Joe Armstrong describes Erlang as a concurrent pure message passing language. Which might be characterized as Smalltalk on steroids. There's a lot of confusion around what is meant by 'message passing' in Smalltalk. Conceptually I think Smalltalkers are talking about message queue type messaging and in some cases asynchrony, but physically I understand Smalltalk works like Java or C++, i.e. it's jumptables, and pointers all the way down. Hence the confusion, but I trust someone will correct me if I'm wrong about this.Yes, in Smalltalk a "message pass" is a synchrononous action. The mechanism is more flexible than with Java-like languages... the receiver has the opportunity to intercept the message. But yes, it is a synchronous "request/reply".
I think this is more a result of the original implementations of Smalltalk in the 1970's rather than a specific desire by Kay, et al. My guess is they were more concerned with encapsulation and less concerned or even knowledgable of the asynchrony issues. Although process classes have been around since then, so I should go back and read the paper. From the early history by Kay, emphasis is mine...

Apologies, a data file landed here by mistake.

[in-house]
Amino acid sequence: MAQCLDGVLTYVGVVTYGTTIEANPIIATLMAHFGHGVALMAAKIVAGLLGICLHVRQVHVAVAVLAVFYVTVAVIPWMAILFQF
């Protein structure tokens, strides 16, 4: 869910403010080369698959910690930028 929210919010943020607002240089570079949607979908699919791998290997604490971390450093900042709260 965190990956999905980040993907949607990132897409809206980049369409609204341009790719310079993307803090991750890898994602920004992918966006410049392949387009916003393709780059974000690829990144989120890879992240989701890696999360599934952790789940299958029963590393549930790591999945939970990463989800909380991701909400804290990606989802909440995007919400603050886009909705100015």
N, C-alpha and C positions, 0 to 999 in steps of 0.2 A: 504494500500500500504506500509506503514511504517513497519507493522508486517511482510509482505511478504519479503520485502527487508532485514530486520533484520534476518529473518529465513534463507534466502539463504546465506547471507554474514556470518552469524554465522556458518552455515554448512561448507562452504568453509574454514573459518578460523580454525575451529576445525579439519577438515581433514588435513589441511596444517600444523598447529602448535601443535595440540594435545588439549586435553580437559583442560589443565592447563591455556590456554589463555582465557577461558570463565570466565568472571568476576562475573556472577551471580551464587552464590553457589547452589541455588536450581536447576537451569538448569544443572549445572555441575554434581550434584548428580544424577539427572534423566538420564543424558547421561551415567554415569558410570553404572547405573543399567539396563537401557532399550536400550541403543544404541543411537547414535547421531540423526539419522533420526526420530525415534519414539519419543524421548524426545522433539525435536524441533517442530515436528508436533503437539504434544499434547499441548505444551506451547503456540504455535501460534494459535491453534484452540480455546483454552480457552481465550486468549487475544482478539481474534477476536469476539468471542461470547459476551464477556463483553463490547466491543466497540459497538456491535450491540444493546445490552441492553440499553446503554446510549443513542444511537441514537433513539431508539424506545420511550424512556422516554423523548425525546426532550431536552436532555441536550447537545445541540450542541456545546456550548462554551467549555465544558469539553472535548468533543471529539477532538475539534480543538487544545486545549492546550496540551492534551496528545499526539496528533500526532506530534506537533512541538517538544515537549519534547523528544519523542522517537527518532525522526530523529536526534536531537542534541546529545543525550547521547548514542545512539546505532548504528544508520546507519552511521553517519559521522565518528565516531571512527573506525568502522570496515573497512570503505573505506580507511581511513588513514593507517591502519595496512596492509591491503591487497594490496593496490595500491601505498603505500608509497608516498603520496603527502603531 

Smalltalk's design--and existence--is due to the insight that everything we can describe can be represented by the recursive composition of a single kind of behavioral building block that hides its combination of state and process inside itself and can be dealt with only through the exchange of messages.Interesting experiments have been done making deliberately asynchronous Smalltalk-like languages, specifically with the Actors languages at MIT, UIUC, Japan, and elsewhere. (Intersting side note is the prevalence of continuations in these designs.)
Yes, programming in Erlang message loops is a lot like designing cooperative "active objects".